Sally Weathers and Joshua Mussa (both '13)
Fords Earn NYU Abu Dhabi Global Academic Fellowships
With commencement behind them, Joshua Mussa and Sally Weathers (both ’13) have a new momentous occasion ahead of them: moving to Abu Dhabi. The two recent graduates have been accepted to the NYU Abu Dhabi (NYUAD) Global Academic Fellowship Program, which brings high-achieving graduates with interests in leadership and cross-cultural communication to the World’s Honors College in the United Arab Emirates to provide academic support and enrichment to its students.
Mussa and Weathers are two of approximately 40 fellows who were admitted to the program this year. They, along with 17 of the other fellows, will devote their time specifically to writing enrichment and development.
“NYU Abu Dhabi's first graduating class will be immersed in their own capstone project work next year,” says Mussa, who majored in religion here at Haverford. “I look forward to supporting seniors throughout the writing process with insight from my own thesis experience.”
For Weathers, a philosophy and Spanish double major who tutored in Haverford’s Writing Center, the Fellowship is an opportunity to continue that work and assist students on university-level writing projects. “Abu Dhabi will present a huge and entirely new adventure for me,” she says. “I look forward to learning more than I can even anticipate.”
The fellows will receive a $25,000 stipend, round-trip transportation to Abu Dhabi, health benefits, and allowances for housing, meals, relocation, and transportation. They will report to New York City for approximately a week of training on August 1 before heading to Abu Dhabi for the entire academic year. Once there, they will live in Sama Tower, a residential building near NYUAD’s academic campus.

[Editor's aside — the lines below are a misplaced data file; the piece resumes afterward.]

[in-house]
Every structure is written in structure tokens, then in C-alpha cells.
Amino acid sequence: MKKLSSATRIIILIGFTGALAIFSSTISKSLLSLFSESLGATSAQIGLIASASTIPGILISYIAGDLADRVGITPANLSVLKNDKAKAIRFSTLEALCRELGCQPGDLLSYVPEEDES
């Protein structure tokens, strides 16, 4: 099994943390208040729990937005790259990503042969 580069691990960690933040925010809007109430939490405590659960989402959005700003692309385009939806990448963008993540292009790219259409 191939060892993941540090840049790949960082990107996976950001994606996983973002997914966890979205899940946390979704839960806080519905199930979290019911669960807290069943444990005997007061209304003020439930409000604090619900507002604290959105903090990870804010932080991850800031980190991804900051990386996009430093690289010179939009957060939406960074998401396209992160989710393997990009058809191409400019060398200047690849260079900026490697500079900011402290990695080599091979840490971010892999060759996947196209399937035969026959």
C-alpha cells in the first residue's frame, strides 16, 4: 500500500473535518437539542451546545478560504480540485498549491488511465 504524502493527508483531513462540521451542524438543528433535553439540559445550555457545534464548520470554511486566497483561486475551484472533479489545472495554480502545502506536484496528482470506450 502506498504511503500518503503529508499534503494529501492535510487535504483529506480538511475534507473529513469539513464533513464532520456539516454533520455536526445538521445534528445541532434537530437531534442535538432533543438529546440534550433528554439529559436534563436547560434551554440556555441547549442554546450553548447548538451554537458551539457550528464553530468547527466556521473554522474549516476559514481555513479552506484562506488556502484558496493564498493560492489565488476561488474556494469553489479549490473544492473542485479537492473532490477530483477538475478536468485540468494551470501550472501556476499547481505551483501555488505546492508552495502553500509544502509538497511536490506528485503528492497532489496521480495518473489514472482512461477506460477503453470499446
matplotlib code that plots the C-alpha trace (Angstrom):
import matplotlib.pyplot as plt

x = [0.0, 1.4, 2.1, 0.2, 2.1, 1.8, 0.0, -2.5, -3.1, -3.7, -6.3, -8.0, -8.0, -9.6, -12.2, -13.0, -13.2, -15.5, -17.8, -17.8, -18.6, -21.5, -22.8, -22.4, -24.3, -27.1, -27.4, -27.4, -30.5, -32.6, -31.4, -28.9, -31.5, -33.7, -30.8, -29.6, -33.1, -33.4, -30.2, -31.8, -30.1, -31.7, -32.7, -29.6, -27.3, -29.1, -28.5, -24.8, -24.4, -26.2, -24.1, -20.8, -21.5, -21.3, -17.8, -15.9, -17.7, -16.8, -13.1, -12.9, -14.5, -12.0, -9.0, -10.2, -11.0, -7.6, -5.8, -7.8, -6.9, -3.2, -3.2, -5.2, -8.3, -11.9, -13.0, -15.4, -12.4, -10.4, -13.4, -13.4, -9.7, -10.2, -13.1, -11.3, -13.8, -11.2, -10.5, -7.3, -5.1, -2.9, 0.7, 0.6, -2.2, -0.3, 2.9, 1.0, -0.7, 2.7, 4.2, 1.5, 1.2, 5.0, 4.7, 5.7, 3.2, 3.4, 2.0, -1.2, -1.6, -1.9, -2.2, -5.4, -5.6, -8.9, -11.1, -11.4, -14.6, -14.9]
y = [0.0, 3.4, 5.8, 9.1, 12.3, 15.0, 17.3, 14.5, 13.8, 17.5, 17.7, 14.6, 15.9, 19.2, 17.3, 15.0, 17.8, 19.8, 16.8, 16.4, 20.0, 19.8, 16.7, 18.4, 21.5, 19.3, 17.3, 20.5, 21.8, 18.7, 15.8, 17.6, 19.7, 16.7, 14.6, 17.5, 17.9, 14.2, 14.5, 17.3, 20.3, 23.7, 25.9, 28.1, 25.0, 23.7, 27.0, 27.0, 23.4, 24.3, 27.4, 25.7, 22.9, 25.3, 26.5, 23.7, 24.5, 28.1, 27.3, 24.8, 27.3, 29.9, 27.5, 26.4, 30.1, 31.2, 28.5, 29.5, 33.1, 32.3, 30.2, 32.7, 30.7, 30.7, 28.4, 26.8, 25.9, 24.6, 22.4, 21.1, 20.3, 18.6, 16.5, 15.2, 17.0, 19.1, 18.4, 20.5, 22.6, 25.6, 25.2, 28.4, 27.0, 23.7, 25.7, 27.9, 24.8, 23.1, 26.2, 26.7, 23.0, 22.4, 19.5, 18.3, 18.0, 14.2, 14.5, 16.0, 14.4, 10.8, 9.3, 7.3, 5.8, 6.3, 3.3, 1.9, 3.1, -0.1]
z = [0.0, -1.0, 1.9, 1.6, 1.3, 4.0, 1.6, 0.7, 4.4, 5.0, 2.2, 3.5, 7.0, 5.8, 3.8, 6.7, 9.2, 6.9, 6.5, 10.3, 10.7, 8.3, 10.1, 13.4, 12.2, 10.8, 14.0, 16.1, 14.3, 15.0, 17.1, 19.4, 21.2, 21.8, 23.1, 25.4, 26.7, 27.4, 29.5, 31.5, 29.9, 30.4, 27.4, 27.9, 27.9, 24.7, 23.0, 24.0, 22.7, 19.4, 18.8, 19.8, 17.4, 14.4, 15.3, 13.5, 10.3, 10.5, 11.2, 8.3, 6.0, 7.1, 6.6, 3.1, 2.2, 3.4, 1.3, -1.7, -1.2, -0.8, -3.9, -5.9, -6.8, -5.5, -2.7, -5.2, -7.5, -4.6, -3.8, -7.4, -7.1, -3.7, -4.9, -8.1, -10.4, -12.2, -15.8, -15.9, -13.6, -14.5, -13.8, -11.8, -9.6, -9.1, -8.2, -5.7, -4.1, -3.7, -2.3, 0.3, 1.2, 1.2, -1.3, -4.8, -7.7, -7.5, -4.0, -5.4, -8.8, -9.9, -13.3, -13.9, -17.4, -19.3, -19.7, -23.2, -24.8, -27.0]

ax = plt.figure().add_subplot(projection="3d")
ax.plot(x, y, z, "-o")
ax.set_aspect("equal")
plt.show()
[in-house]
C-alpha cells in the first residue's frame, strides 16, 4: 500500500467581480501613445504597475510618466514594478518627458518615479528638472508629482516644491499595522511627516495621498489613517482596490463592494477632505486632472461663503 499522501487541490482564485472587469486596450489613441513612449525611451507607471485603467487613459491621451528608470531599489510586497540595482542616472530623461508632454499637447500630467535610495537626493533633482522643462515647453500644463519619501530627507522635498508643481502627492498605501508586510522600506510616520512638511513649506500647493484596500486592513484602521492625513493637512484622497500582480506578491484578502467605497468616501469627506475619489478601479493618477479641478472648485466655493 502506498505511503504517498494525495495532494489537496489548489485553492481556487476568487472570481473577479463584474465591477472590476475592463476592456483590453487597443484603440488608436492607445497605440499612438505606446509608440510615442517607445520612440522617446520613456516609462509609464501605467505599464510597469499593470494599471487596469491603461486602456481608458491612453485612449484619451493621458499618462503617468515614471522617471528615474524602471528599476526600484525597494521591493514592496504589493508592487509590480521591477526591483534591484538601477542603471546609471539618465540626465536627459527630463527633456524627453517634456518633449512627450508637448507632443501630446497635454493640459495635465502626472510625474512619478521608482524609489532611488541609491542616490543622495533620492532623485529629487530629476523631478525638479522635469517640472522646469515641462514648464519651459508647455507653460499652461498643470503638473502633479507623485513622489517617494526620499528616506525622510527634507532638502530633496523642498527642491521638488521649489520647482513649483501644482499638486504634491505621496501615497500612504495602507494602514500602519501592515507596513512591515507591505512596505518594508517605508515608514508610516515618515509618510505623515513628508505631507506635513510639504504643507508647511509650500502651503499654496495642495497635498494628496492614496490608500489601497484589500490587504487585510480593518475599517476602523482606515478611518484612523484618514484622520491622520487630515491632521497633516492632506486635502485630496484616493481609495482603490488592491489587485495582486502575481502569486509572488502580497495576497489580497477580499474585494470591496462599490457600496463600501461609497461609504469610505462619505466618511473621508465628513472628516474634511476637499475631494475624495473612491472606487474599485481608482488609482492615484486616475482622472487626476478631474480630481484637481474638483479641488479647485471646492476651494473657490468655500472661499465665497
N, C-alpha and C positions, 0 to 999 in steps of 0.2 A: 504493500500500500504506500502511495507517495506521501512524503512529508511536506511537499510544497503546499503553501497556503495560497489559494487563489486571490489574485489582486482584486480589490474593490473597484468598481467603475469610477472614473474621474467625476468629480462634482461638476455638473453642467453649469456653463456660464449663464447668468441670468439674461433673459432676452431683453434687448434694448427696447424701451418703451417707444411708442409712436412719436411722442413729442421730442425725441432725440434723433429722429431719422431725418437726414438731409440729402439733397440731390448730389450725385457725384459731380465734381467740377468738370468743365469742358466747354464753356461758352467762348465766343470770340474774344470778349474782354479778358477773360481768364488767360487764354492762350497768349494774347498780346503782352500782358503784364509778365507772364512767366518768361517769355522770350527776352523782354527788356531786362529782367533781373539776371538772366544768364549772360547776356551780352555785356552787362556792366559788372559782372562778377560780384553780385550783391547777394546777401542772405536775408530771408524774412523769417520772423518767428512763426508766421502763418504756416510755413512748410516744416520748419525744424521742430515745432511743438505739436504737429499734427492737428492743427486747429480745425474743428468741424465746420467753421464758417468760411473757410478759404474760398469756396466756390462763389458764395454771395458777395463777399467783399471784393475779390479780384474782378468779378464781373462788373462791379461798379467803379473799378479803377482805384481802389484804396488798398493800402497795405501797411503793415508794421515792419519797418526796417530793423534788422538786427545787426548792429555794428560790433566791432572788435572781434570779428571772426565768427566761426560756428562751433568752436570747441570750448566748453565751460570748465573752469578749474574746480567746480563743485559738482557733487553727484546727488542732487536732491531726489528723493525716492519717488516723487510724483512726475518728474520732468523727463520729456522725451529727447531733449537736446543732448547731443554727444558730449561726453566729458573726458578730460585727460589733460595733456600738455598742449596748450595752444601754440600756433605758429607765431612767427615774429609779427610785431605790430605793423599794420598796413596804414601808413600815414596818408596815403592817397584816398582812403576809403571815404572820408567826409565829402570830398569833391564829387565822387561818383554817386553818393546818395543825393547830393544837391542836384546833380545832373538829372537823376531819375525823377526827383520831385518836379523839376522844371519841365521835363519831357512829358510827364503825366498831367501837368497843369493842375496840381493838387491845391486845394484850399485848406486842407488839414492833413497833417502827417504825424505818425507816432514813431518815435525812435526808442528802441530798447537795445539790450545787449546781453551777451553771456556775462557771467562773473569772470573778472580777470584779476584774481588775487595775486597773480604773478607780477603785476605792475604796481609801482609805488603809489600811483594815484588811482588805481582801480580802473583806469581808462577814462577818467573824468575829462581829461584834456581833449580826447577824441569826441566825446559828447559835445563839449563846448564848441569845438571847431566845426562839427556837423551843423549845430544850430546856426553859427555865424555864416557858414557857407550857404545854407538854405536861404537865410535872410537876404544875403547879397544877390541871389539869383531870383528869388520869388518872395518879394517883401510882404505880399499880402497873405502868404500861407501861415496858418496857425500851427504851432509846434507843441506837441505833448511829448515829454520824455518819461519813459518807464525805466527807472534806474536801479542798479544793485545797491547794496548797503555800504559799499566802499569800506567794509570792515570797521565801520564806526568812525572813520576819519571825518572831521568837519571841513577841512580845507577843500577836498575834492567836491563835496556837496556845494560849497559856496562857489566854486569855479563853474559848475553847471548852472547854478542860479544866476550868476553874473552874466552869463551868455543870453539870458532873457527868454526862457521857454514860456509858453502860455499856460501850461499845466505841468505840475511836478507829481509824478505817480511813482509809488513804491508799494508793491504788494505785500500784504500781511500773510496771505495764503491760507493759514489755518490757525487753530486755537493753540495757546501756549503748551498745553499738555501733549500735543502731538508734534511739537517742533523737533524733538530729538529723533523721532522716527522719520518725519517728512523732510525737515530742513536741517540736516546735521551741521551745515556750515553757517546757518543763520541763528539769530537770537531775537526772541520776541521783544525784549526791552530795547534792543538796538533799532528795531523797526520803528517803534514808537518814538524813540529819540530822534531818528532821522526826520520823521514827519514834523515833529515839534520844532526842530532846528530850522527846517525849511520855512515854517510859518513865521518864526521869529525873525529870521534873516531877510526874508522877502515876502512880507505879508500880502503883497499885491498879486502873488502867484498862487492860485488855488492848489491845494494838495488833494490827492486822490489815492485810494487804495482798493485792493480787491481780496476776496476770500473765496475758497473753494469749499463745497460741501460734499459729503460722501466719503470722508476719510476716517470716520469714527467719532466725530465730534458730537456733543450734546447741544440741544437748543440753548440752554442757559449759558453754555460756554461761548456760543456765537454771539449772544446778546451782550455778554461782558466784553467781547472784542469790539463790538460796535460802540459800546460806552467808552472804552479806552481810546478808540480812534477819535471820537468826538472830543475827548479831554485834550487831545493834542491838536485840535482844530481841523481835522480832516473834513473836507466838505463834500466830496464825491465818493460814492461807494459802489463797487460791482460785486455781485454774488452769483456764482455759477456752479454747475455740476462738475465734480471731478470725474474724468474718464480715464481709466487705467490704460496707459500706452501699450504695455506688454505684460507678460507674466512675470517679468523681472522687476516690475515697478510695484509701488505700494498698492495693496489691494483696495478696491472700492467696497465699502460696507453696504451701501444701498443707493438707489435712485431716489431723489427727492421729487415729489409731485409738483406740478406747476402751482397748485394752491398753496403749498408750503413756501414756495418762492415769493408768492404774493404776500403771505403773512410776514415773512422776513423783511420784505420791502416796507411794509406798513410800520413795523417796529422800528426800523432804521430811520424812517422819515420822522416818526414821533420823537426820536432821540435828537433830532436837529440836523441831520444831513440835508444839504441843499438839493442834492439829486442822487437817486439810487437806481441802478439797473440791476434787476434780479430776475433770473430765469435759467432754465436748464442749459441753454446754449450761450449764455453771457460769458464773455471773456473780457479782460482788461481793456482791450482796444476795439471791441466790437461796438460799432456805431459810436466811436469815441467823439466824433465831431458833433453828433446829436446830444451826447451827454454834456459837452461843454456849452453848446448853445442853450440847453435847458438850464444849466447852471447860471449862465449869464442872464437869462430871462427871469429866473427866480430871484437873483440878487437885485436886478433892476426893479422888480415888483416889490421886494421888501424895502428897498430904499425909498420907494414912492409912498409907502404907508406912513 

Mussa and Weathers will work as writing consultants in the Writing Center, support faculty and students across the curriculum, partner with staff on campus life projects, and serve as trip leaders when the courses they are supporting embark on regional or international travel. They are also required to work on their own independent writing projects: Mussa is planning to write a memoir, Weathers doesn’t yet have plans for hers.
There is another connection between this fellowship and Haverford. The Global Academic Fellowship program was designed by Haverford’s current Director of the Office of Academic Resources Kelly Wilcox when she worked at NYUAD. Wilcox envisioned and led the hiring of recent graduates to staff the Academic Resource Center at NYUAD in order to fill roles that encompassed academic tutoring, writing support and general academic coaching. When Wilcox began her job at Haverford last year, she thought some of the students she met here might be a good fit for the program.
“After working with students who raved about their experiences with the Writing Center at Haverford, I strongly encouraged the director of the writing program at NYUAD to add Haverford to the select list of schools she was visiting in the fall to conduct information sessions,” says Wilcox. “I know that she came away thoroughly impressed by her conversation with Josh and Sally and was quite impressed in particular by their maturity, intellect, professionalism, and approaches for supporting writers.”
In addition to encouraging Mussa and Weathers to apply to the highly selective fellowship, she also informed the OAR’s postgraduate intern, Candace Jordan ’12, about the program. Jordan, then, also applied and was accepted. Haverford is the only school to place three Writing Fellows in the program this year.
“They will develop such meaningful relationships with incredibly intelligent, creative and adventurous faculty and staff members,” says Wilcox of the three Ford fellows. “And I encouraged them to take full advantage of the Fellowship. I also encouraged them to keep an open mind, to travel, and to be prepared to learn from the students more than they ever thought possible.”